Royce Eddington

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The Power of Myth by Joseph Campbell and Bill Moyers : mini book review

The Power of Myth

The Power of Myth

10 words or less: Inspiring examination of the permeation of mythology in everyday life.

Long version: I loved this book. Really loved it. So much so, that as soon as I completed it, I flipped back to the first page and re-read it again. I’ve never done that with any book before. It was overall a great read, and gave me numerous pre-existing foundations to ponder and even more questions to actively pursue the answer(s) to.

The discussion between Campbell and Moyers is fluid and deep. The topic is constrained to the myriad effects of mythology in culture and on the self, but the enormous field leaves a fantastically wide amount of space to cover. Topics such as Hinduism, Buddhism, Roman Catholicism, Philosophers, Physics and even Star Wars are touched on. Reading this book, you can not only see the consistency of plot devices throughout movies and books, but a striking parallel with daily “live” events as well.

As an example, the following discussion covers the effects of mythology on the the apparently simple act of eating, and how the stories and beliefs of eating and hunting manifest in our conscious life.

“Campbell : There’s a wonderful saying in one of the Upanishads: ‘Oh wonderful, oh wonderful, oh wonderful, I am food, I am food, I am food! I am an eater of food, I am an eater of food, I am an eater of food.’ We don’t think that way today about ourselves, but holding on to yourself and not letting yourself become food is the primary life-denying negative act. You’re stopping the flow! And yielding to the flow is the great mystery experience that goes with thanking an animal that is about to be eaten for having given of itself. You, too, will be given in time.”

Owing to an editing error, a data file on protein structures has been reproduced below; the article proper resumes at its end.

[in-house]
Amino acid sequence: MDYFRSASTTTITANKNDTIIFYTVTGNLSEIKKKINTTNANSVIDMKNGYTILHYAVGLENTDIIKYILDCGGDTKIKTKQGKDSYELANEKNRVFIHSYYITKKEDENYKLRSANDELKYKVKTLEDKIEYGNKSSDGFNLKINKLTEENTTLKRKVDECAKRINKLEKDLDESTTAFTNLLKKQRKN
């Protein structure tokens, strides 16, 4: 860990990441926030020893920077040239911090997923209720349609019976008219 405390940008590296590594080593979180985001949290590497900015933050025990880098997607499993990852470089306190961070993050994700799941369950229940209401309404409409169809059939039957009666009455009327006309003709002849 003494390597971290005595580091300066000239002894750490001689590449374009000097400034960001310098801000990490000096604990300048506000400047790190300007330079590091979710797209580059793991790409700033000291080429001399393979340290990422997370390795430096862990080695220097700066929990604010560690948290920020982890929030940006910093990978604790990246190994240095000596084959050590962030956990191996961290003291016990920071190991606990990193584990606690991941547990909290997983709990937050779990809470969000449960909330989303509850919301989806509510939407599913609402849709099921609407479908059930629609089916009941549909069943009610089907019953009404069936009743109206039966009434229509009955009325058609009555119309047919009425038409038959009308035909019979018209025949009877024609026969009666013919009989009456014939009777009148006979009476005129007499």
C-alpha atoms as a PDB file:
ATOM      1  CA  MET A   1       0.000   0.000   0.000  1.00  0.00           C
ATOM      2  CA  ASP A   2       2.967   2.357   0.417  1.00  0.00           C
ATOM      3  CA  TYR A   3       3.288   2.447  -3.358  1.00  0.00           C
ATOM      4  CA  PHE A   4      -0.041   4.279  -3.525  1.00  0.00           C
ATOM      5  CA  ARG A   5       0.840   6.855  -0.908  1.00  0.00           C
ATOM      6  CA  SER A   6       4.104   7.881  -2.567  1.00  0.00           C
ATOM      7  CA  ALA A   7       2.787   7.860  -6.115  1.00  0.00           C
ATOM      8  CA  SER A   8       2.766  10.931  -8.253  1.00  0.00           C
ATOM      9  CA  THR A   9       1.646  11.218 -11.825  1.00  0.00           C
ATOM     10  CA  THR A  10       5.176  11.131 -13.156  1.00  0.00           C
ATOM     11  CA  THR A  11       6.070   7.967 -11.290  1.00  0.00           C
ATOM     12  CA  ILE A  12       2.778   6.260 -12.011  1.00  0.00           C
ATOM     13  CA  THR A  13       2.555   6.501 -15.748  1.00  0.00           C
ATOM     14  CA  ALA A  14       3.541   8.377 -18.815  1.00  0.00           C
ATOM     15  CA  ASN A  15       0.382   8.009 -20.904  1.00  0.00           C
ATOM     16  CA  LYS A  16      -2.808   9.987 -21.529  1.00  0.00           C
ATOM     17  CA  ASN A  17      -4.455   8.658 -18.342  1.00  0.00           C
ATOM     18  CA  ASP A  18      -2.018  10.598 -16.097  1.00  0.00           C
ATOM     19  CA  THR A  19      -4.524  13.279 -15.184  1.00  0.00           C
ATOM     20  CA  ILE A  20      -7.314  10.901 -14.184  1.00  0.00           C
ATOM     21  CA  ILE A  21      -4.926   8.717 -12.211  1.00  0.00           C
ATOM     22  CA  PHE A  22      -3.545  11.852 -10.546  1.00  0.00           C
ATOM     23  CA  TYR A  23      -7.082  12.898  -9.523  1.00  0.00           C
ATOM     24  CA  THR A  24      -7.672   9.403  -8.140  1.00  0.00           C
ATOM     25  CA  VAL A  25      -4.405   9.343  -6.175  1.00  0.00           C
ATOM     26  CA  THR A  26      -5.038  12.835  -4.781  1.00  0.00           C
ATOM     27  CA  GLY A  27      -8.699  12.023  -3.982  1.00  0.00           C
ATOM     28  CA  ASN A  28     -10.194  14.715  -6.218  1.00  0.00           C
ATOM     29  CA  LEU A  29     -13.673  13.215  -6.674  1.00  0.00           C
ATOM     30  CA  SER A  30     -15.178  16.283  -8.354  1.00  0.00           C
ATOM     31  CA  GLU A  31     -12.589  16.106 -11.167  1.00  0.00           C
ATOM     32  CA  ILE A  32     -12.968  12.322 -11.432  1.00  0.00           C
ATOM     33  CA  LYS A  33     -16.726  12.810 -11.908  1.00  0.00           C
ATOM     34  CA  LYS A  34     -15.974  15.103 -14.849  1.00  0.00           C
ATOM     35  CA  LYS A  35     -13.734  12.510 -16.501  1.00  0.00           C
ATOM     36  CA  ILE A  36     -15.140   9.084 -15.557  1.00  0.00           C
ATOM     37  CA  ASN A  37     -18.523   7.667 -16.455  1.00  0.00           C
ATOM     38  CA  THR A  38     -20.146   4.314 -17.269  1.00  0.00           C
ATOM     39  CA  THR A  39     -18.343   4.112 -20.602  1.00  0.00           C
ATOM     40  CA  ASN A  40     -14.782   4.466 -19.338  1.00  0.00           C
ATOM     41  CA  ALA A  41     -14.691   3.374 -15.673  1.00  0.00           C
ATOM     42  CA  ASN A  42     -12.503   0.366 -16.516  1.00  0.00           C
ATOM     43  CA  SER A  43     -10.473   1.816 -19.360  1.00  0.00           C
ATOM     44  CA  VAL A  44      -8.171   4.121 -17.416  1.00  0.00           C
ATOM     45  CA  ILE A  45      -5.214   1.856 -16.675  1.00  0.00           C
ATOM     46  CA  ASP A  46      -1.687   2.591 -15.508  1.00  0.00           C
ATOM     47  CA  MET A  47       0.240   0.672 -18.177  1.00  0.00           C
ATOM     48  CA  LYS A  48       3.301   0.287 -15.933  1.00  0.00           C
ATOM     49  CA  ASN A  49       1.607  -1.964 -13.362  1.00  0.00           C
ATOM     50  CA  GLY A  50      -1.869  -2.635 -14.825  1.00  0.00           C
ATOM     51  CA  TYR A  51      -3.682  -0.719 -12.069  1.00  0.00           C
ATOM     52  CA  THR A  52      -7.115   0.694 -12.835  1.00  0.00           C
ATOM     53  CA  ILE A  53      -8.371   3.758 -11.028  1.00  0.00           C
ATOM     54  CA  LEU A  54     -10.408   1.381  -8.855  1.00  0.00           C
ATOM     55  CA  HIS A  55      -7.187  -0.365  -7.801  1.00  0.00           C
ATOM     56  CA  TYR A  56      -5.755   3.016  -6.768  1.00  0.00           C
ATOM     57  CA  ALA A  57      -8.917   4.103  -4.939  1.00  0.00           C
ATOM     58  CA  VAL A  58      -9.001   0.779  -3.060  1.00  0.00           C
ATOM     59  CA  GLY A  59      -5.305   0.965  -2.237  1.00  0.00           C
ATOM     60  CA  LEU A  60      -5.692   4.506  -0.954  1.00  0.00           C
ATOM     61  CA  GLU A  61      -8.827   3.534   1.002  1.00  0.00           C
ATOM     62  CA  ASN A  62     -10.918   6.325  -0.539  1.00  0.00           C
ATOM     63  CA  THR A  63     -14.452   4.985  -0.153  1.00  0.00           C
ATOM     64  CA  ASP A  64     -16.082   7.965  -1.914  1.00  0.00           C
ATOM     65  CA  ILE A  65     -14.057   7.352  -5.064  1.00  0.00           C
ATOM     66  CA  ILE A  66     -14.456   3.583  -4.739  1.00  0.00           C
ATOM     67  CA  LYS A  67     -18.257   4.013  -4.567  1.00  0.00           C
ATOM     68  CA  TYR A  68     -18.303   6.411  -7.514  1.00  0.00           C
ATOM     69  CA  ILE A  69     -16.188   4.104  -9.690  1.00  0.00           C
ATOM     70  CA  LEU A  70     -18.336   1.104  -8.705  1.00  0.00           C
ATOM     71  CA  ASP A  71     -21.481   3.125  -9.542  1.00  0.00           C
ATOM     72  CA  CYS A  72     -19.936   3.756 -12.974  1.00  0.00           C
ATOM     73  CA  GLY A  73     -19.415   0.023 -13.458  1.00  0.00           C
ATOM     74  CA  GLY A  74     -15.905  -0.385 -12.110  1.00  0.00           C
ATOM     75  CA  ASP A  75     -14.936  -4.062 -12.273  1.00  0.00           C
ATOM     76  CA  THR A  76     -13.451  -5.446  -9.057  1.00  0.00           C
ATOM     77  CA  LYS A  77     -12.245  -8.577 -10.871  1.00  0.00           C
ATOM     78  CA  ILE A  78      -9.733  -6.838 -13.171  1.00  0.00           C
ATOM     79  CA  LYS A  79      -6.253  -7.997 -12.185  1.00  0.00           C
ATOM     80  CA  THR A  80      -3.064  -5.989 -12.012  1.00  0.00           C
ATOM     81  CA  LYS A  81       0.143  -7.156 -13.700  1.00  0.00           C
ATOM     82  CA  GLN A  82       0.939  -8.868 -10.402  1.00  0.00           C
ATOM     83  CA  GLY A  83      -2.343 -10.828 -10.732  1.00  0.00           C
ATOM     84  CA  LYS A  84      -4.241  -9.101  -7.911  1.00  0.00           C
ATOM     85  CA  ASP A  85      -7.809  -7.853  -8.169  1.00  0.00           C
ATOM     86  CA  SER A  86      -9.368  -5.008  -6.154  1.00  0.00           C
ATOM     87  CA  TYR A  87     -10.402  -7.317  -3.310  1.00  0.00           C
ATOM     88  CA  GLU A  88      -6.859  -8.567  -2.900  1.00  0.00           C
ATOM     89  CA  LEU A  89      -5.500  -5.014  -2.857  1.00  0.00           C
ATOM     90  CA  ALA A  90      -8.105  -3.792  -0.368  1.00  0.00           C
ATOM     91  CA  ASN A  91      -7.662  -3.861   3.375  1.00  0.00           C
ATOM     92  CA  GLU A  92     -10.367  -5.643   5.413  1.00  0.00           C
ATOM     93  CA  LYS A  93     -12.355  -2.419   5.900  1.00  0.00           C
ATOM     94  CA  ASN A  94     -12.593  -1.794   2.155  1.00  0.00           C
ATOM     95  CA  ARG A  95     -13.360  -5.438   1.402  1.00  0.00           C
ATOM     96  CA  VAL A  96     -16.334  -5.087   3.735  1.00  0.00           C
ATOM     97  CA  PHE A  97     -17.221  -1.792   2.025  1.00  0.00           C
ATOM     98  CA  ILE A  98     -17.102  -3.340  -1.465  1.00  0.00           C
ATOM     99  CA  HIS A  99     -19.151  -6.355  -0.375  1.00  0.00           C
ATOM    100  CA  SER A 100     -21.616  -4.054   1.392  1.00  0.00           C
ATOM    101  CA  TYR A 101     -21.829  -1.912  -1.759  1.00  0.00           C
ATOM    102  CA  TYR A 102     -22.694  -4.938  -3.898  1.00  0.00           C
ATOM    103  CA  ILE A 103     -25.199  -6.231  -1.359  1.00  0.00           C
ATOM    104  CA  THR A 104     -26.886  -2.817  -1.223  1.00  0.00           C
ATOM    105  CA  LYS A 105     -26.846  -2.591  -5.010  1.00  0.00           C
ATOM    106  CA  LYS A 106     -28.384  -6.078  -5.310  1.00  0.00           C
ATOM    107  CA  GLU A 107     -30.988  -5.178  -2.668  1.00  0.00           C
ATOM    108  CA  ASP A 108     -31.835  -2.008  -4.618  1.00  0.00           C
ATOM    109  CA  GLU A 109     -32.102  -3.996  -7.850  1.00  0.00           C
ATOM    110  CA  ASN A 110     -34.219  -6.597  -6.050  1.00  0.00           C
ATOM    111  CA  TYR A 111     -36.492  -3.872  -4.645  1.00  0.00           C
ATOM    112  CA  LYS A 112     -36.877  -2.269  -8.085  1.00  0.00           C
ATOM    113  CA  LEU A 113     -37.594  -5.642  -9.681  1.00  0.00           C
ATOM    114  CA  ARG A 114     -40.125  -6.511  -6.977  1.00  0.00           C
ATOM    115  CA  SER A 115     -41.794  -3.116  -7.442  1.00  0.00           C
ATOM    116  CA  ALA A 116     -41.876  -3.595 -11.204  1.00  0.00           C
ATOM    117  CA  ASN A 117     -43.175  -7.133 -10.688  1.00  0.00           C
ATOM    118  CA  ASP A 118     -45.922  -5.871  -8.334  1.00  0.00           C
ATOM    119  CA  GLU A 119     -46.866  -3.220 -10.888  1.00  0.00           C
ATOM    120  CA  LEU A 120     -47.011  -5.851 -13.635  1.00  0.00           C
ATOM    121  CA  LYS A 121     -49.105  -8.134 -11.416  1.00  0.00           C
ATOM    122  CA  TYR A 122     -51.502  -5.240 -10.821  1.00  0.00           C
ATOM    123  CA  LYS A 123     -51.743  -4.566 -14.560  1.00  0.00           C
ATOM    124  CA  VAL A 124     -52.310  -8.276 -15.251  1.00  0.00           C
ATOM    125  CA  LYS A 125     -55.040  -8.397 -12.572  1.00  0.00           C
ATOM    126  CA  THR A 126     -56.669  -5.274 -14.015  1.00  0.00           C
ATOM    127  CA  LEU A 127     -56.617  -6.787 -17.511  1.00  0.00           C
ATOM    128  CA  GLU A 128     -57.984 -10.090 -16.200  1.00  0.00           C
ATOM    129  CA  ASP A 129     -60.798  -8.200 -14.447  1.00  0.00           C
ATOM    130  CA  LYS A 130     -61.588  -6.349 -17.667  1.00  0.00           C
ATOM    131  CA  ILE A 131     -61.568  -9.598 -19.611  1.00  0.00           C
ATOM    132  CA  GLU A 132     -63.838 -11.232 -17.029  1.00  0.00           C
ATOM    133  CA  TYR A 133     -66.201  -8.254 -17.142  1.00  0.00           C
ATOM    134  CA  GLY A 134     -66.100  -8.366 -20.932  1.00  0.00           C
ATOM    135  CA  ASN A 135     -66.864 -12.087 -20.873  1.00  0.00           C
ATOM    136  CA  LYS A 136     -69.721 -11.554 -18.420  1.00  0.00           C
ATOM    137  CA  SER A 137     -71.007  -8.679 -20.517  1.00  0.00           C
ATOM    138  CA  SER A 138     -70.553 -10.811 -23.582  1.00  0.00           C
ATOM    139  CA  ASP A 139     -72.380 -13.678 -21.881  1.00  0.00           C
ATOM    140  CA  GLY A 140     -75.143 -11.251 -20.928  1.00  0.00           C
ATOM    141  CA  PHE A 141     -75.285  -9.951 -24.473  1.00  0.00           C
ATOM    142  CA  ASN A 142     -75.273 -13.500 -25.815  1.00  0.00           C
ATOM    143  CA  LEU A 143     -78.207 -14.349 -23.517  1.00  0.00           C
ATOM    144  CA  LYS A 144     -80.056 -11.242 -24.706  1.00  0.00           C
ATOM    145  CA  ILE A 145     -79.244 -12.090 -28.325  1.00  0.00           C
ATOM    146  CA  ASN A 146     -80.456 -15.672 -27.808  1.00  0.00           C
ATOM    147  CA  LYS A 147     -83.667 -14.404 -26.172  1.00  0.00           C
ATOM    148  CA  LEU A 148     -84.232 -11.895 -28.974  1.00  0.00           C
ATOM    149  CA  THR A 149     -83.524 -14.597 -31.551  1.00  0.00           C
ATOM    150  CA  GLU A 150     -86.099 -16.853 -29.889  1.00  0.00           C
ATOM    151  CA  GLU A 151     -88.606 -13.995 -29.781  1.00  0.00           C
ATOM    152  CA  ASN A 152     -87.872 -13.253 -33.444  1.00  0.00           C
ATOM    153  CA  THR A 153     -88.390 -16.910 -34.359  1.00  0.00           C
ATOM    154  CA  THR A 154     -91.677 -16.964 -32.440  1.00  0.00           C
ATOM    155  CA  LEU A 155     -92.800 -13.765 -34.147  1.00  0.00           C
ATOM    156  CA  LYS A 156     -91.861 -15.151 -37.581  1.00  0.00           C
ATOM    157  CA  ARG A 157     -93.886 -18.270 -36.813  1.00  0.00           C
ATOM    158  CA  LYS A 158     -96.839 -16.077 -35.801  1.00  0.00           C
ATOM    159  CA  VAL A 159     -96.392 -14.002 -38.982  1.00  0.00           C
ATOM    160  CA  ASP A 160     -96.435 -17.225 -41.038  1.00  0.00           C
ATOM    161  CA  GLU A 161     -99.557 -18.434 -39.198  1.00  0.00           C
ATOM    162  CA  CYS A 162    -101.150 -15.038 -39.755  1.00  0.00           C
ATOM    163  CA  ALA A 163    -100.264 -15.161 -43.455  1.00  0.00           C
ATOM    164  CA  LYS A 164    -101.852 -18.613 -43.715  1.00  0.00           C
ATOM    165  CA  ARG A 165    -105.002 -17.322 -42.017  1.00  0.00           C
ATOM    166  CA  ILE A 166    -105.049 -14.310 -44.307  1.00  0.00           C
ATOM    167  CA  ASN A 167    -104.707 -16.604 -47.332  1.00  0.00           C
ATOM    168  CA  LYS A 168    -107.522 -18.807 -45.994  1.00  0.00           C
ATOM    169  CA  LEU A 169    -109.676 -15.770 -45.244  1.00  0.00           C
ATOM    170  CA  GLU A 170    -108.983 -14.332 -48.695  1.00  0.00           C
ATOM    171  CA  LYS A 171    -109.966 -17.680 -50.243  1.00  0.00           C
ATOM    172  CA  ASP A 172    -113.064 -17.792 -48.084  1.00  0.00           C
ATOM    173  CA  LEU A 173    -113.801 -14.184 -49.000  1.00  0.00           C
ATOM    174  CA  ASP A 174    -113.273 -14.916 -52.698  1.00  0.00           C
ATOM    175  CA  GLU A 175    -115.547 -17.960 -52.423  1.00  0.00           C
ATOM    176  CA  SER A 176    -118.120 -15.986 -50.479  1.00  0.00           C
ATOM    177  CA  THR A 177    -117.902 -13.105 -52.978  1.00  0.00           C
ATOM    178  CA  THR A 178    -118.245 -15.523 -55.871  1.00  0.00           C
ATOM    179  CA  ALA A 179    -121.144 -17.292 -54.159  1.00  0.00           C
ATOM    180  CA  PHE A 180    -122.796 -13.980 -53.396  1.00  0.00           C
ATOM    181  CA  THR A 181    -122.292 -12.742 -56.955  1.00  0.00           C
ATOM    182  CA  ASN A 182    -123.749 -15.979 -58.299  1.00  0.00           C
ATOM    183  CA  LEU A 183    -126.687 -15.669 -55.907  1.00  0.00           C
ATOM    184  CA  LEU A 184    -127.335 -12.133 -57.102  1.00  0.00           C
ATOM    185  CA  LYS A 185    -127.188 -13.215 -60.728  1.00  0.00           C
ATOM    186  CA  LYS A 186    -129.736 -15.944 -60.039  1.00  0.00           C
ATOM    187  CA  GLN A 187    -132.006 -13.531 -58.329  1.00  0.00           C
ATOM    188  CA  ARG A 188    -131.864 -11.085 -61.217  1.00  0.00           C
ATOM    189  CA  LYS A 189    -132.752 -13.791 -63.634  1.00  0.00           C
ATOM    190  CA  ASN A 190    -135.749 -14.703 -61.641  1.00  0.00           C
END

That’s an interesting story, but in all the animals I have hunted, none have voluntarily given themselves to being food. They have all run, all tried to hide, and tried everything in their ability for me not to kill them. They had no interest whatsoever in becoming my food, and so, by their own instinctual actions, they were actively “stopping the flow”. So by default, isn’t the process of willfully denying the flow (of becoming food) a critical part of being alive? And in the future, when it is possible to consume synthetic meat and food that has never been “alive” in any sense of the word, are we becoming part of a new life-flow, are we attempting to realize ourselves in our own self-made mythology, or is this just another byzantine denial of the perceived inevitability of death?

See? Stuff like that is why I shouldn’t read books like this!

The book is full of quotable material, but taking it out of context risks mitigating the effectiveness of the surrounding conversation and the philosophical path it took to get there. Trust me, though, it’s all good.

My only issue with this book is the complete dependence on God and/or a “higher purpose” to base their structure on. There really isn’t a deep examination of the possibility of a God not existing – on whether the experience of humanity without a God or a living deity is possible and what that would entail. There are moments where this is almost brought out, such as…

“Moyers : And your life comes from where?
Campbell: From the ultimate energy that is the life of the universe. And then do you say ‘Well there must be somebody generating that energy?’ Why do you have to say that? Why can’t the ultimate mystery be impersonal?”

…but that lack of an overt discussion isn’t any reason to skip this book at all.

I really enjoyed this book and think it should be mandatory reading. I rank it as material from a Philosophy 201 class… far more material to digest than a simple 101 class, but not as deep as a 301 or higher class. It’s a big read at 665 pages on my Sony PRS-505, but it’s worth it.

Highly, highly recommended. Five stars.

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1 Comment

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